This: “… We already are it. It is every moment, just as it is …” ~ Henry Shukman

This sunset shukman

Zen does not require belief in anything and instead the “practice” helps live a fulfilling life in the ordinary. This is something Zen masters emphasize by saying things like “my miracle is drawing water and carrying wood” … seeing the “miracle” in everyday life … in every action … in every engagement. Zen is not about fixing any problem but rather accepting life just as it is – right now right here. As Henry Shukman says: “If you’re looking for a transcendent fix, an escape from all your problems, zen is not for you”

Henry goes a bit further and says that “Zen is also about closing off our escape routes, so that in the end there is nowhere to go. We have no choice but to be right here, where we are.”

So, today Henry takes us on a brief foray into the futility of this “escape” … to hopefully discover the “gem” that awaits if we were to abandon the “escape” … and embrace the This that we have now (and here) … something that is also exquisitely underscored in a Rumi poem …

This … or Escape?

Zen is also about closing off our escape routes, so that in the end there is nowhere to go. We have no choice but to be right here, where we are.

We seem to long for transcendence, to escape ourselves and our lives, and find a promised land where all is well, which somehow we intuit must exist. Whether the metaphor is the pining for a vanished Eden which we messed up and lost (the Abrahamic view), or the desire to clear away “impurities” and so reveal the true self (the eastern view), we all seem to yearn for something indescribably precious which has been lost to our experience.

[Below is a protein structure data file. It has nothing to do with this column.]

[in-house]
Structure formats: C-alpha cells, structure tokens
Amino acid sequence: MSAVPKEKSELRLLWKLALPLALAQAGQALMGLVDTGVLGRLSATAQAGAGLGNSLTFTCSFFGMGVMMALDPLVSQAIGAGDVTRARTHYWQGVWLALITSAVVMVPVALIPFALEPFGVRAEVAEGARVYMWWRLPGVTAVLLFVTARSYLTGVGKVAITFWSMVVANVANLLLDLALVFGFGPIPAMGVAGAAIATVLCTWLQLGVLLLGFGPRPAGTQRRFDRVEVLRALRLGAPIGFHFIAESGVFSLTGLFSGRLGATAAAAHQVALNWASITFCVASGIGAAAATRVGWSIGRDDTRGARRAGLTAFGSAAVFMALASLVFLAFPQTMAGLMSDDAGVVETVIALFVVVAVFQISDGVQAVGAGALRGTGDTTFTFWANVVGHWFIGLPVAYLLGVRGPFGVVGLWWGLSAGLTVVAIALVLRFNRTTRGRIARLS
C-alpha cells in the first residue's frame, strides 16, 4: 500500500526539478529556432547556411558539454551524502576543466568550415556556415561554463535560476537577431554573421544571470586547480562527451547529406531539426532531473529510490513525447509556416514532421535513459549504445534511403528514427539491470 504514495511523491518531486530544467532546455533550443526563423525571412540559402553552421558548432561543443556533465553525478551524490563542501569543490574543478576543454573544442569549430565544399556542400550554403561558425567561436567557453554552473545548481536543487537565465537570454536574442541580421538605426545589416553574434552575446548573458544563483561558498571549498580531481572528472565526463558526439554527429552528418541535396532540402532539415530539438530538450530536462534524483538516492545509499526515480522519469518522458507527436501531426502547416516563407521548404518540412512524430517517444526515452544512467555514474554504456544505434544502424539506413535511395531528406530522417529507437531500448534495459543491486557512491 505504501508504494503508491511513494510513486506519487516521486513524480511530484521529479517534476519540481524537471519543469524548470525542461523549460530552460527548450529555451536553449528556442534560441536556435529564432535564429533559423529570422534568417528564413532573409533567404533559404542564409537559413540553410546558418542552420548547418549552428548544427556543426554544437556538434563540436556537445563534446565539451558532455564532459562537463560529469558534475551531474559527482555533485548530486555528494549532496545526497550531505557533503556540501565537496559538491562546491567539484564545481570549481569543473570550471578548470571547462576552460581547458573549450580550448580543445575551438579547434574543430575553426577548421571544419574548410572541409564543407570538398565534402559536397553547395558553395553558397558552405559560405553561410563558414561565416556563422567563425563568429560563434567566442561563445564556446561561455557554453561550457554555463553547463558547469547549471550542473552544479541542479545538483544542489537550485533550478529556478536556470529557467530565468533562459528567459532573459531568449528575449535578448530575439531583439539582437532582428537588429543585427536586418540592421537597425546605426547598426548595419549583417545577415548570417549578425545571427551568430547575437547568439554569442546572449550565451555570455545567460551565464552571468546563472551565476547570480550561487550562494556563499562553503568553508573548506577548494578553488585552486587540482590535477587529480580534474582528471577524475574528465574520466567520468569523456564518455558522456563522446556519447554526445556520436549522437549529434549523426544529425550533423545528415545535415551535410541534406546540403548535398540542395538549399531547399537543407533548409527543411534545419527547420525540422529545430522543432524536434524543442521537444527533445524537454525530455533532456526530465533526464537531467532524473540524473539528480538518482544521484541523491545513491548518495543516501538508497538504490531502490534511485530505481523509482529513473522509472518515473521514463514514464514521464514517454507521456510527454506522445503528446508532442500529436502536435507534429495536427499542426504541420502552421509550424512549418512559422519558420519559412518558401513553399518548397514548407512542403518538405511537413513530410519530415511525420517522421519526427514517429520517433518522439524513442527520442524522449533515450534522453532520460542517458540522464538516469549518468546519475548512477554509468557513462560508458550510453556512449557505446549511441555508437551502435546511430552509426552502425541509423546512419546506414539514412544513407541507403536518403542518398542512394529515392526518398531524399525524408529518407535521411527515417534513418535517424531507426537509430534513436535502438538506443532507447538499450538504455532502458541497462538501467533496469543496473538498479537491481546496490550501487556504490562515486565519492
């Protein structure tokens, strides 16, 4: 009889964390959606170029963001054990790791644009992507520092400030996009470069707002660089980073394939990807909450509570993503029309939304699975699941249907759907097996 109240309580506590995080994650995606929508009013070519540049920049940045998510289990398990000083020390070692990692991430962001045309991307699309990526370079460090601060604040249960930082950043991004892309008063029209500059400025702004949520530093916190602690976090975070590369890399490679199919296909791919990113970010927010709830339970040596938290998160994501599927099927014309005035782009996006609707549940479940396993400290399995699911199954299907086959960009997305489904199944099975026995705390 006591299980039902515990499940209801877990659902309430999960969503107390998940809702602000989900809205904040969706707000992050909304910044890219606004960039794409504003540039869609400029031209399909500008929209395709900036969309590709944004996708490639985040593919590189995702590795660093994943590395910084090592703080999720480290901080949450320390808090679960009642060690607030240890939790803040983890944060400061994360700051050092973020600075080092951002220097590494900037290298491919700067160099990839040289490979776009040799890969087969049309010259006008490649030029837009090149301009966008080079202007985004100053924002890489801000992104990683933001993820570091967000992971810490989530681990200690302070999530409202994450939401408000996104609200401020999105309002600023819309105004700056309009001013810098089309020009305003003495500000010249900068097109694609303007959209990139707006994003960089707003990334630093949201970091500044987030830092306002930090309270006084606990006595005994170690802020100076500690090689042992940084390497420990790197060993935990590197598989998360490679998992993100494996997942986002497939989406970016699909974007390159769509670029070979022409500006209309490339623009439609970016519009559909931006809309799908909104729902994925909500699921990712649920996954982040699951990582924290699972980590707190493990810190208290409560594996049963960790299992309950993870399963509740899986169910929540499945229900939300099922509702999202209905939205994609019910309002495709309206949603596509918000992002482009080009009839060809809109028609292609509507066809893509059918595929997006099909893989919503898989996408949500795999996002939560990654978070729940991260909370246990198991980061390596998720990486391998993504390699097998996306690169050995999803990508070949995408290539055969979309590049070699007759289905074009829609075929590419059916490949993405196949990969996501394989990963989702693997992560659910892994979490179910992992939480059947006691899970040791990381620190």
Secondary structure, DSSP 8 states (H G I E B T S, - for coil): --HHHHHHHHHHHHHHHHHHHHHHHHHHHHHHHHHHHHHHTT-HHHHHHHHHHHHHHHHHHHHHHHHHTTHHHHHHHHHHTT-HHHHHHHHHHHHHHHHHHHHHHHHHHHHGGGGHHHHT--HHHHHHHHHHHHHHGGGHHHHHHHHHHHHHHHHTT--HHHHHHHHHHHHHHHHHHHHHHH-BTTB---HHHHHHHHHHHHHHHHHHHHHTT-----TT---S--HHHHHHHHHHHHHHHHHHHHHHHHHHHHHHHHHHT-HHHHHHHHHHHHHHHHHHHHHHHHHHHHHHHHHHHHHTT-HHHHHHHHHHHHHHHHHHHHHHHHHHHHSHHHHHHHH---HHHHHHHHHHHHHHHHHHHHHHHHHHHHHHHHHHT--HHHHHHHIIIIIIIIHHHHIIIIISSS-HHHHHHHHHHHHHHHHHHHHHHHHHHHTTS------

everest yearning this shukman

We’re right to, it seems. There surely is a radical clarification that can befall us. We can discover a reality beyond space and time, which holds all space and time – in other words, all our experience – and which in fact all space and time is an expression of. Yet it is beyond thought or knowing.

But when we have a taste of it, it tends to leave an impression. Then we tend to cling to that impression as if it were it itself. We may think we’ve got it, and that we now know what it is.

Yet this reality is not a thing. It cannot be known in that way. “It belongs neither to knowing or not-knowing,” as Nansen said. It is in fact before-knowing, or pra-jna (that which exists before knowing). Therefore, our attempts to go to it, or to be in it, or to find it, are doomed from the start. We already are it. It is every moment, just as it is.

In other words, our yearning to escape to another realm is thwarted from the start.

If we are lucky enough to experience this other dimension, it has in the end no choice but to drive us back to just this – this very moment, here, now, as we sit reading these words with the sun falling on the desk through the window, or the rain softly hissing outside, or the teacup steaming at the elbow, or the telephone ringing, or the traffic grumbling by outside, or the thought about something we need to do – whatever is now, this is it.

So, all roads lead back to here and now. All our practice is just to take us here, no matter what existential revelations we may or may not be blessed with along the way.

Therefore, the escape routes we longed for were in a sense the problem all along. They encouraged the notion that we were looking for something else. Whereas really what we were seeking all along was precisely this – just what is here and now. And to encounter this is our greatest possible blessing.

old street just here now shukman

When Nansen was asked if there is a teaching that has never been preached to the people, he answered yes. What is it? the monk asked. Nansen said: “This is not mind, this is not Buddha, this is not a thing.”